Division of Polar Programs Budget
The polar regions, key elements and possible drivers of the global climate system, are natural laboratories for various fundamental phenomena that cannot be studied elsewhere. They offer important opportunities for environmental research. The extreme sensitivity of polar ecosystems to changes in climate enables the study
of the links between the physical and living components of coupled earth systems. A key goal of
these studies is to predict climate change and its impacts on a regional scale. Polar research also offers opportunities for fundamental advances in each of the disciplinary sciences, ranging from the behavior of the Earth’s inner core to the formation of galaxies, from the biology of life in the cold and dark to how Arctic residents are affected by environmental change.
The Division of Polar Programs provides primary U.S. support for fundamental research in polar regions and broadens basic observations of Arctic and Antarctic systems — including land, ice, atmosphere, ocean, social/human systems, and the natural records of those systems. These observations will enable us to better understand the components, interrelationships, and overall functioning of these systems. Increased observations, analysis, and polar systems research are critical for understanding global climate phenomena.
Division OF POLAR PROGRAMS — FISCAL YEAR 2014 BUDGET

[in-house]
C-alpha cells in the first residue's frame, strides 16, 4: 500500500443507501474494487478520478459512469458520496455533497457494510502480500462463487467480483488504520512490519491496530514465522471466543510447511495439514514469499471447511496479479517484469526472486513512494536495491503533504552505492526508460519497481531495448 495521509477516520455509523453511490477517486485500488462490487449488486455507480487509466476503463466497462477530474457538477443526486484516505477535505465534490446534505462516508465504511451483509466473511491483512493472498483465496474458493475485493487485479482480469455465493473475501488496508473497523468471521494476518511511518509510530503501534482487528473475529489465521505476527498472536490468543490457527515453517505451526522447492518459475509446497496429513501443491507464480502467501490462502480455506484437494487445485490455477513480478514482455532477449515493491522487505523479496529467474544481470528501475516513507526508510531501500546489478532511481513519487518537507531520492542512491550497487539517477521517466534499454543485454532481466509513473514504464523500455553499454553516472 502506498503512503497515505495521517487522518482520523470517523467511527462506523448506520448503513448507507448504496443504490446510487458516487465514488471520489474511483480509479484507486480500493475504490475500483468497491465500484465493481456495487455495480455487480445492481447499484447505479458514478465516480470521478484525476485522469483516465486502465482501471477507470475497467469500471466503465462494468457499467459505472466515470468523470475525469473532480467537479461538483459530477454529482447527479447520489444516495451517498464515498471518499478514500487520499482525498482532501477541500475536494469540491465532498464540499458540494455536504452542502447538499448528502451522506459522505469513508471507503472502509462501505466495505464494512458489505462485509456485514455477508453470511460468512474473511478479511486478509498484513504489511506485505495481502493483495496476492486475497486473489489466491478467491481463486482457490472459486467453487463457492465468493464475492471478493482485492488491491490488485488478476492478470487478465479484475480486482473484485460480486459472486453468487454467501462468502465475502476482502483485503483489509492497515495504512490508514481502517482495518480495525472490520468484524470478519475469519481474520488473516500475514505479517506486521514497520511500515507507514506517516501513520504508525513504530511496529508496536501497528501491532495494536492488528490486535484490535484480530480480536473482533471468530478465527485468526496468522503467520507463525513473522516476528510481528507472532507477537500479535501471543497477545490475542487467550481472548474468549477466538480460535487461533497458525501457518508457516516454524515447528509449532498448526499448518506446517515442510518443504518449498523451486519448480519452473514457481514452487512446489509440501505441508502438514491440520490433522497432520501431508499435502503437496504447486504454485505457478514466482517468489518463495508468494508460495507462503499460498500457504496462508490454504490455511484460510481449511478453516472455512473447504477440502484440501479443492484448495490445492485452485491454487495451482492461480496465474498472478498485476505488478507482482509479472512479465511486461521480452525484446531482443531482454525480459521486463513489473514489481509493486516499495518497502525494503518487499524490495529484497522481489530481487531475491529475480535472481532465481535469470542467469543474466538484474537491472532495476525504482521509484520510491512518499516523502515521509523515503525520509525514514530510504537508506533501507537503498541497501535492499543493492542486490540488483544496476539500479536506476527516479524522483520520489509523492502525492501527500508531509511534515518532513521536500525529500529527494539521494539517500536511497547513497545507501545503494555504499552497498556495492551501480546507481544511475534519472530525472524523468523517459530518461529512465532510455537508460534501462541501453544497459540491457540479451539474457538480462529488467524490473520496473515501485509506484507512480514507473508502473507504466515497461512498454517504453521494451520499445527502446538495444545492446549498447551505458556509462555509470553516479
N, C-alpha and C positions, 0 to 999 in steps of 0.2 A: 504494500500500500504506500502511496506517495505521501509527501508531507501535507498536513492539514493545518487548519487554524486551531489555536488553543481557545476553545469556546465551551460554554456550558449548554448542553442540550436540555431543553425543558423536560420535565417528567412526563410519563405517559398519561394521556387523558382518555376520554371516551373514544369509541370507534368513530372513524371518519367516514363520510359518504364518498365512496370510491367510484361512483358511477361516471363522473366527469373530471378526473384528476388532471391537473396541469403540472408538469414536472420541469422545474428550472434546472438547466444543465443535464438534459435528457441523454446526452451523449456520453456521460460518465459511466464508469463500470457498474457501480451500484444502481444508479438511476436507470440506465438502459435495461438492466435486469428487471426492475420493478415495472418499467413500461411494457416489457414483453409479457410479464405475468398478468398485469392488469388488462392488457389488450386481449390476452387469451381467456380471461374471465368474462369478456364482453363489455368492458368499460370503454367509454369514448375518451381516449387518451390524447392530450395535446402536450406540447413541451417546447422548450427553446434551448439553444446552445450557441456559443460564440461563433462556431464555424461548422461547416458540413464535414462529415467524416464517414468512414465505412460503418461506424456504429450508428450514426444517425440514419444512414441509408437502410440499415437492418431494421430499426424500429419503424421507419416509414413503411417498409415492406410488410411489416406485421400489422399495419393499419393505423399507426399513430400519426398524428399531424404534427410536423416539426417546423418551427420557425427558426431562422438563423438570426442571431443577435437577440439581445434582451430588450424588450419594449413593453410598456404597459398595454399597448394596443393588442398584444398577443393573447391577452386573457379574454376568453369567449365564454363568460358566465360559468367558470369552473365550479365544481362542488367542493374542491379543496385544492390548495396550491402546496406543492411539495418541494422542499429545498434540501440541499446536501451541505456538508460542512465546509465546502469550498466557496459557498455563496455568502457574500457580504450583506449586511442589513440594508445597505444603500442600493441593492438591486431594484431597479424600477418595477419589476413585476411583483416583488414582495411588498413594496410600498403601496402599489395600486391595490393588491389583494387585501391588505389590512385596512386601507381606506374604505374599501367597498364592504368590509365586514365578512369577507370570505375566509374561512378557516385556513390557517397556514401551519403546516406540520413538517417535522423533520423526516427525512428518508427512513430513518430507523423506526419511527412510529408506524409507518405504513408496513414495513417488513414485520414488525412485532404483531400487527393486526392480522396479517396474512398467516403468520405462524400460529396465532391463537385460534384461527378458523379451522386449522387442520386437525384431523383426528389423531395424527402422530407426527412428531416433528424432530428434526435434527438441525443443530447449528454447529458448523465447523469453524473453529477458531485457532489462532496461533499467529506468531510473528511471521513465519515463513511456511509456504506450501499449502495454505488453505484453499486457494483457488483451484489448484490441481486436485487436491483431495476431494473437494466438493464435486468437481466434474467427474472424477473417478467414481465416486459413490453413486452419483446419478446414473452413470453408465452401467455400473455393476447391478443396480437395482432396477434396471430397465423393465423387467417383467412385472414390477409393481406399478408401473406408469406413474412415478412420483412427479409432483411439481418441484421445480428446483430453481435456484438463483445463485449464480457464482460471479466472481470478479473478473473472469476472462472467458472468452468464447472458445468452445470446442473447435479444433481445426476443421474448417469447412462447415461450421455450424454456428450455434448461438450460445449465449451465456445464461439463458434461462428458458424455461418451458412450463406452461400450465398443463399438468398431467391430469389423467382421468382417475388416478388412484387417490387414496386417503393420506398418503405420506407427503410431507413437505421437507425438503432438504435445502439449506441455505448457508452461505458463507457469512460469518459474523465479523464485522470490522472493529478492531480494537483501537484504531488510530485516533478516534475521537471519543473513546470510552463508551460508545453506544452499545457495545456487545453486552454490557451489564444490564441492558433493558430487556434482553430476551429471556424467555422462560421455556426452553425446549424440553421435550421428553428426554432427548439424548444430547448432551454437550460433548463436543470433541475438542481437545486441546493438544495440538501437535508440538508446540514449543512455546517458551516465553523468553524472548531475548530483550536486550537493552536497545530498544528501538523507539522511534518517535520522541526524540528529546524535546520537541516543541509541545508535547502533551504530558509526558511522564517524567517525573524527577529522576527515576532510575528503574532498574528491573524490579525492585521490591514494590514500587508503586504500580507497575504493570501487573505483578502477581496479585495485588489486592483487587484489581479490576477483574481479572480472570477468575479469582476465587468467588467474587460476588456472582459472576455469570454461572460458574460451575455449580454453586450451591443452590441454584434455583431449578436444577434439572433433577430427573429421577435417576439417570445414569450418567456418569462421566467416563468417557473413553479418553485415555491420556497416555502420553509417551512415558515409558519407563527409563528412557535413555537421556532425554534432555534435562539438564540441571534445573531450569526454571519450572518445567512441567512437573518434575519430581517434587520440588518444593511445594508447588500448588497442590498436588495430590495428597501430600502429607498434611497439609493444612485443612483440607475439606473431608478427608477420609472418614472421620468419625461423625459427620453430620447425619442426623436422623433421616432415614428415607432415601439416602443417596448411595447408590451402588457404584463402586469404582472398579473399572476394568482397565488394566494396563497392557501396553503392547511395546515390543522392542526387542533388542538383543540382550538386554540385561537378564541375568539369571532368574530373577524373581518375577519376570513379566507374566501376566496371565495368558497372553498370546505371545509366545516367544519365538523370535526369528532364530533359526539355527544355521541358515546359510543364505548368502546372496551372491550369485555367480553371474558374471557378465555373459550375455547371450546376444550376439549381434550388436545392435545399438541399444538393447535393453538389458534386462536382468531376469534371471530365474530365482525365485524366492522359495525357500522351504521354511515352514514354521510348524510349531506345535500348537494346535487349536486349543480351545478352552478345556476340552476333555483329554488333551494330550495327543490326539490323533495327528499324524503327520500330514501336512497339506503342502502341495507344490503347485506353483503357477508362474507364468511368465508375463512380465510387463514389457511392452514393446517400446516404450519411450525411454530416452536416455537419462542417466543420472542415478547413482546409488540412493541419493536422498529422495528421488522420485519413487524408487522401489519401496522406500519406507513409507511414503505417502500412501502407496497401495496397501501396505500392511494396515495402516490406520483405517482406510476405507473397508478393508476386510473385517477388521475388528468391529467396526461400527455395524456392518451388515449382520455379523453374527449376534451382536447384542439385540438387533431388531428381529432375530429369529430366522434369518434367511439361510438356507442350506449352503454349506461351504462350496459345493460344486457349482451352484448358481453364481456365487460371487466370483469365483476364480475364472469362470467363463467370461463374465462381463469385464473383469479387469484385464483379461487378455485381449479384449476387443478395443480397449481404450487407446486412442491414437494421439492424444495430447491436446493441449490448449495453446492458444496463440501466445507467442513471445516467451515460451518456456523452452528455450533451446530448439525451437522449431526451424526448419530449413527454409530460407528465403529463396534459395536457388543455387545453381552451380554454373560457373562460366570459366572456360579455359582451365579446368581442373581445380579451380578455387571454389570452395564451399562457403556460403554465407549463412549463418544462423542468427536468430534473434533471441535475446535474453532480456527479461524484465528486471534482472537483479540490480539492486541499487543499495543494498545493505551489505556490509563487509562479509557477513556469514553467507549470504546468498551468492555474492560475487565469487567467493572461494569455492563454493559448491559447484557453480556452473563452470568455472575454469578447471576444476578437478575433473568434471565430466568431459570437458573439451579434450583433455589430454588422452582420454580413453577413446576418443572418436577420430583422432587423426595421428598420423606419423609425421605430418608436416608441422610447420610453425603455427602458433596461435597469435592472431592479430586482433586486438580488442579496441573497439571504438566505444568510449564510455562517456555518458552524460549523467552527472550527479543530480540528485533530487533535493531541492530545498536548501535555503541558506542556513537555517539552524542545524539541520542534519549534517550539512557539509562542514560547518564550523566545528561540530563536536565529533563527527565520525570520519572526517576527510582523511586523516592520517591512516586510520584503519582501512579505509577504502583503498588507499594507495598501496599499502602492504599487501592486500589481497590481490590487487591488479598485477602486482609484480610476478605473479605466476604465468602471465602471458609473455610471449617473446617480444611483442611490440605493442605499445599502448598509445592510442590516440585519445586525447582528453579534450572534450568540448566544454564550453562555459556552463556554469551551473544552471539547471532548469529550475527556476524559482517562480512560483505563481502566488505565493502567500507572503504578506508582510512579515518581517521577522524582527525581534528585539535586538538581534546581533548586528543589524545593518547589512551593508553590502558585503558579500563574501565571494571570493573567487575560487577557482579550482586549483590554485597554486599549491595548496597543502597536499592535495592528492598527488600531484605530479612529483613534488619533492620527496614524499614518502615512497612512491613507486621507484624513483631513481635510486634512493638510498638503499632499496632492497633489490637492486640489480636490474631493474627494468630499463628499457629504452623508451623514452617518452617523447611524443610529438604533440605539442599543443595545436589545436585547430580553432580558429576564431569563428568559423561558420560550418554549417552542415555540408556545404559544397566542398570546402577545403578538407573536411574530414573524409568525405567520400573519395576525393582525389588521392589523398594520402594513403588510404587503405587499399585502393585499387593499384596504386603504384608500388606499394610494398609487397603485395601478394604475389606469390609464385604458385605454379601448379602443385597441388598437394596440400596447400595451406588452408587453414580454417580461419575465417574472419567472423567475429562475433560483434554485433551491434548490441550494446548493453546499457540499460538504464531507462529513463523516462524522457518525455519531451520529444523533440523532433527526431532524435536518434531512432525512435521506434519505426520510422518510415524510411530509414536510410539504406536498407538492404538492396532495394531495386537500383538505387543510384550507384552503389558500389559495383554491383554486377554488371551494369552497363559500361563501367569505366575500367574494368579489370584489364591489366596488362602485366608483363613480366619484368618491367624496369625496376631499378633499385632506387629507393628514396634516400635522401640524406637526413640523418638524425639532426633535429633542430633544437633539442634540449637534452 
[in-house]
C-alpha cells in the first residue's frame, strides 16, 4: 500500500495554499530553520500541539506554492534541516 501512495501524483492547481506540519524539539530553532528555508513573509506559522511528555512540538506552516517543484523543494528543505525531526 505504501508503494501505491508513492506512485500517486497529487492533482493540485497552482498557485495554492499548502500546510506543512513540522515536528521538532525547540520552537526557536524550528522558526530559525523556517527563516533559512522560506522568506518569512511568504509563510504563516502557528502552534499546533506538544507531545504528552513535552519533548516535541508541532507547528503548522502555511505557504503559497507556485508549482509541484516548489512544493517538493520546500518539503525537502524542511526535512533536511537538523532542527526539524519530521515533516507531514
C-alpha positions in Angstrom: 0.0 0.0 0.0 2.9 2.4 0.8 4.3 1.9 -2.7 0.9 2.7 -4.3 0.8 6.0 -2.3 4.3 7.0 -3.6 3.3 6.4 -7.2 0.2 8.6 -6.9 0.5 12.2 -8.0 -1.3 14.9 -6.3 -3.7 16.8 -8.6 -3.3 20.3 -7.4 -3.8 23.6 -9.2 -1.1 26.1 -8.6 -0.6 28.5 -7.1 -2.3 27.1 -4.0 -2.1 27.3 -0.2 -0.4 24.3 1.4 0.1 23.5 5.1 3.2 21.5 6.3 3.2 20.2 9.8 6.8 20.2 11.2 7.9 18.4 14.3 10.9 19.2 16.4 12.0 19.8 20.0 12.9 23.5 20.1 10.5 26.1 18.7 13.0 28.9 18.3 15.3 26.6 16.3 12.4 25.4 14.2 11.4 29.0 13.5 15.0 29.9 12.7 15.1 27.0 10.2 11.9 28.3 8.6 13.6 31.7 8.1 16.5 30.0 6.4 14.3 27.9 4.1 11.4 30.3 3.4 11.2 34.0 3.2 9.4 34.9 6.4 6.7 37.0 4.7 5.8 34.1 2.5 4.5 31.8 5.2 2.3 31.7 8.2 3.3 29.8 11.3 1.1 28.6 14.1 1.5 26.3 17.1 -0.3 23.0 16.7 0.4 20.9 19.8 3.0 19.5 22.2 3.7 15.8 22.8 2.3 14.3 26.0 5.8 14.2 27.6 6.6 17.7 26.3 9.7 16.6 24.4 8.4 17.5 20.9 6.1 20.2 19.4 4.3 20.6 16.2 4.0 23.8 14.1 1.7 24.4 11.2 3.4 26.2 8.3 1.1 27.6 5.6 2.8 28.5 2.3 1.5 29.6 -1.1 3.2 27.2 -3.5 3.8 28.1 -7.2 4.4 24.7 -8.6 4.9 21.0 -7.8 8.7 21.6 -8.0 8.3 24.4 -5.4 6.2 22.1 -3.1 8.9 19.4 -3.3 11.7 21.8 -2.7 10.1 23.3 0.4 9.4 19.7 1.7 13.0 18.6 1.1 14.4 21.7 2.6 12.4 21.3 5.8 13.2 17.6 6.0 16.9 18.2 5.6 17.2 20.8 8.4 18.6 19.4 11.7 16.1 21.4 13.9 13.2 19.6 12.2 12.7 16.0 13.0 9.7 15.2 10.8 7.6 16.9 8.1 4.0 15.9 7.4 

Polar Programs FY 2014 Budget Request is influenced by four key priorities:
- maintaining strong disciplinary programs that provide a base for our investments in cross-disciplinary system science programs;
- strengthening U.S. research community activities in polar system science;
- supporting critical facilities that enable research in the Earth's polar regions; and
- enabling scientific leadership in research in polar
regions that is aligned with the NSF-wide investments in Science, Engineering, and Education for
Sustainability (SEES) and Cyberinfrastructure Framework for 21st Century Science and Engineering
These priorities reflect opportunities for fundamental scientific discovery uniquely available in
polar regions, as well as studies to investigate the causes and future trajectory of changes now being
observed at the poles that could impact global systems. This work will implement the Foundation's leadagency
role in facilitating the Nation's investment in polar science, where environmental change in parts
of the Arctic and Antarctic is occurring faster than anywhere else in the world, and has a wide variety of
regional and global impacts. Research supported by OPP will elucidate the causes and likely impacts of
these changes, thus providing a sound basis for future policy decisions.
The full Fiscal Year 2014 budget request for the Office of Polar Programs and for related activities are available at the following links. Budget requests and appropriations for previous years may be obtained on the NSF budget page.
Amundsen-Scott South Pole Station, Dark Sector. The row of red objects in the lower left corner is the IceCube drill camp.To the left of the camp is the IceCube laboratory, the blue building with two silver towers. The South Pole 10-meter Telescope is in the upper left corner. The building at top center is the Martin A. Pomerantz Observatory (MAPO) building. All these facilities contain telescopes examining the origins of the universe. (NSF/USAP photo by Andrew Williams.)